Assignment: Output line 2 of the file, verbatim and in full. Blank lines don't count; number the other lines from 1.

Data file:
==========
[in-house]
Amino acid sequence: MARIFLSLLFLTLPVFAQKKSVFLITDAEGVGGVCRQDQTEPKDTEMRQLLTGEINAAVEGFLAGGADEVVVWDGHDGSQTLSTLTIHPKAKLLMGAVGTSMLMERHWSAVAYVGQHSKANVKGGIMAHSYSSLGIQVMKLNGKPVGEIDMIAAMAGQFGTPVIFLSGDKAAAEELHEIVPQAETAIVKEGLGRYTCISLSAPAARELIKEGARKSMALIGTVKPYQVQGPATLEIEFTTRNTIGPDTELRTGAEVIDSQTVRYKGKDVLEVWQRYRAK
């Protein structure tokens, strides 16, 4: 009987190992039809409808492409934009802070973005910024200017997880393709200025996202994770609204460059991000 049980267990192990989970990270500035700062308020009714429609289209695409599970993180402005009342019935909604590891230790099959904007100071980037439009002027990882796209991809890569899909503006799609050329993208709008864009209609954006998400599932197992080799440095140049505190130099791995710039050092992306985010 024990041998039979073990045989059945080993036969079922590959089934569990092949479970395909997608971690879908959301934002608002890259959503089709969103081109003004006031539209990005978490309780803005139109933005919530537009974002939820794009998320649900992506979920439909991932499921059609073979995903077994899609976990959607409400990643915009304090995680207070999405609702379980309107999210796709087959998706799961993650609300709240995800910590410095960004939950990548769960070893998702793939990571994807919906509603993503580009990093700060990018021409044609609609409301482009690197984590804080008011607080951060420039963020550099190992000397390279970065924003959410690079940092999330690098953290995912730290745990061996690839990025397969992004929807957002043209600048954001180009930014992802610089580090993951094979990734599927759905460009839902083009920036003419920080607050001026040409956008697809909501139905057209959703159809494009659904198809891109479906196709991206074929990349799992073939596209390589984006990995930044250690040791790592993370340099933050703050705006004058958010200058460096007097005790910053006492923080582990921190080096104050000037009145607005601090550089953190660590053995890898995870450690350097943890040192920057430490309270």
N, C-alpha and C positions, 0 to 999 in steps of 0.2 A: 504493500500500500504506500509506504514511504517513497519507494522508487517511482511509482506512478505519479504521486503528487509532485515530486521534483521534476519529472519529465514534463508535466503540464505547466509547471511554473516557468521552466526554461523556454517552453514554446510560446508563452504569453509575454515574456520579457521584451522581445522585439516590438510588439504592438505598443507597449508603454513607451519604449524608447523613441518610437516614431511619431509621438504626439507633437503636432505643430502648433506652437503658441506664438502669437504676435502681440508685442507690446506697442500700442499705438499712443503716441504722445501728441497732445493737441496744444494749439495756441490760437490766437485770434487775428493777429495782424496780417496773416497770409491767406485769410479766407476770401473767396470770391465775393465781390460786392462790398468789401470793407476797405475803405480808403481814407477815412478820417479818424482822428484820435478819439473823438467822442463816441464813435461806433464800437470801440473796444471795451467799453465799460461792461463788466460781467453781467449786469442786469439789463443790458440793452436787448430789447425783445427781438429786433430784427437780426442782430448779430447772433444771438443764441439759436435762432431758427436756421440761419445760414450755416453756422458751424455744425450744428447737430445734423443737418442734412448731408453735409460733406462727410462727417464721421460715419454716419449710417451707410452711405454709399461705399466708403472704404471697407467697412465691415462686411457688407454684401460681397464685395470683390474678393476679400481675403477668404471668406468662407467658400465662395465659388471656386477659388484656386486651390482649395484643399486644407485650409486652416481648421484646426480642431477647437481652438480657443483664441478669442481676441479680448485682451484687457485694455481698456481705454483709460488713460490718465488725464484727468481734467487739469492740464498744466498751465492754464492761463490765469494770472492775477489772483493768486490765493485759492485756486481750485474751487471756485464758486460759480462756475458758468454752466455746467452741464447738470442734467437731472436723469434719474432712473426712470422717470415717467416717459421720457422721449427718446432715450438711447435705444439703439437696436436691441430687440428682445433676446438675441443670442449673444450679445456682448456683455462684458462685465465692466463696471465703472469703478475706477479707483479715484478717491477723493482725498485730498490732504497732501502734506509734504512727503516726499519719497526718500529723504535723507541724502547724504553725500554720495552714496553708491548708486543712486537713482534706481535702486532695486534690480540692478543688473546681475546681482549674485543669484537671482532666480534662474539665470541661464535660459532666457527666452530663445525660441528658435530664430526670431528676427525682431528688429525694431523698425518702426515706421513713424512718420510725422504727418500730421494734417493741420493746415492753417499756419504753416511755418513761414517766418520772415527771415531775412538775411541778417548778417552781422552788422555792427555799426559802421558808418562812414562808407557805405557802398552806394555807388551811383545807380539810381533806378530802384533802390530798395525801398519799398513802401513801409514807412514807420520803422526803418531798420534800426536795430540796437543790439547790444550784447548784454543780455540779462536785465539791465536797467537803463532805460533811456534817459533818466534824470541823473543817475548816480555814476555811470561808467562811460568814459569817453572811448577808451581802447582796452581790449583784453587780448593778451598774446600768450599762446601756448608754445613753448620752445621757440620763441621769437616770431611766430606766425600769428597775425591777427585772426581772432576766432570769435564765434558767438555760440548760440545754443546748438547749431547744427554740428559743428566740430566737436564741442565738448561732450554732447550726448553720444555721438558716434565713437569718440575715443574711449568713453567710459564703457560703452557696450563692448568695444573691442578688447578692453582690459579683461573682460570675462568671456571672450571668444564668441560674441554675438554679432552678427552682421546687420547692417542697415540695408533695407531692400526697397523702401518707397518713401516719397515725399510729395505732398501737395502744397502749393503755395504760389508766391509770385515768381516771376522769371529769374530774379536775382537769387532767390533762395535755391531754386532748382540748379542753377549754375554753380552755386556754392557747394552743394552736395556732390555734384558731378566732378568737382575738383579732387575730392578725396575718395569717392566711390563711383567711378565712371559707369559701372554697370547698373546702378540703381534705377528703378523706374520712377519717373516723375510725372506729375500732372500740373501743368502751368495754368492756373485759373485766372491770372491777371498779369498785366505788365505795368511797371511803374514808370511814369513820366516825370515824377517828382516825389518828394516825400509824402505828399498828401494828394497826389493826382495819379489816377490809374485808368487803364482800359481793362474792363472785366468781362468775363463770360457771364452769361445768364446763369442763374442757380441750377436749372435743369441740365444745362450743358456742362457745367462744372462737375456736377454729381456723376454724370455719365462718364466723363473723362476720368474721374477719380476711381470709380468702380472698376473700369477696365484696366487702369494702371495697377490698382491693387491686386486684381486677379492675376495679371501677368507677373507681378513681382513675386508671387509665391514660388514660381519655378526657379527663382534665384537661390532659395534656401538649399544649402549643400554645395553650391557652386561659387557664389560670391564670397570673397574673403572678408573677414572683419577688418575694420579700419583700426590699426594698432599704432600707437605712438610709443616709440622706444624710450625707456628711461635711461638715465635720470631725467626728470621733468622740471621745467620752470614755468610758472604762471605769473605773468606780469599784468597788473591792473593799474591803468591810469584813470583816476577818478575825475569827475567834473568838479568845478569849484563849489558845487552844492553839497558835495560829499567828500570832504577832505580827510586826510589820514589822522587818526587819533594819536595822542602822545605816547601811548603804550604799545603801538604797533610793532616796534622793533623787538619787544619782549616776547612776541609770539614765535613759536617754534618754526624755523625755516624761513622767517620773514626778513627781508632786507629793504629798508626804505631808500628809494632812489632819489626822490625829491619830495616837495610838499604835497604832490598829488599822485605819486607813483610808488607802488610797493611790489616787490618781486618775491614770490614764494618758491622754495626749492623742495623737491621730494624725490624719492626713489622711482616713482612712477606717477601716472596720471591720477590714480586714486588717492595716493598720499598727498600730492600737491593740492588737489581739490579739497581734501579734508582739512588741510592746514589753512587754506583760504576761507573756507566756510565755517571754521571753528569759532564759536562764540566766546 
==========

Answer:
Amino acid sequence: MARIFLSLLFLTLPVFAQKKSVFLITDAEGVGGVCRQDQTEPKDTEMRQLLTGEINAAVEGFLAGGADEVVVWDGHDGSQTLSTLTIHPKAKLLMGAVGTSMLMERHWSAVAYVGQHSKANVKGGIMAHSYSSLGIQVMKLNGKPVGEIDMIAAMAGQFGTPVIFLSGDKAAAEELHEIVPQAETAIVKEGLGRYTCISLSAPAARELIKEGARKSMALIGTVKPYQVQGPATLEIEFTTRNTIGPDTELRTGAEVIDSQTVRYKGKDVLEVWQRYRAK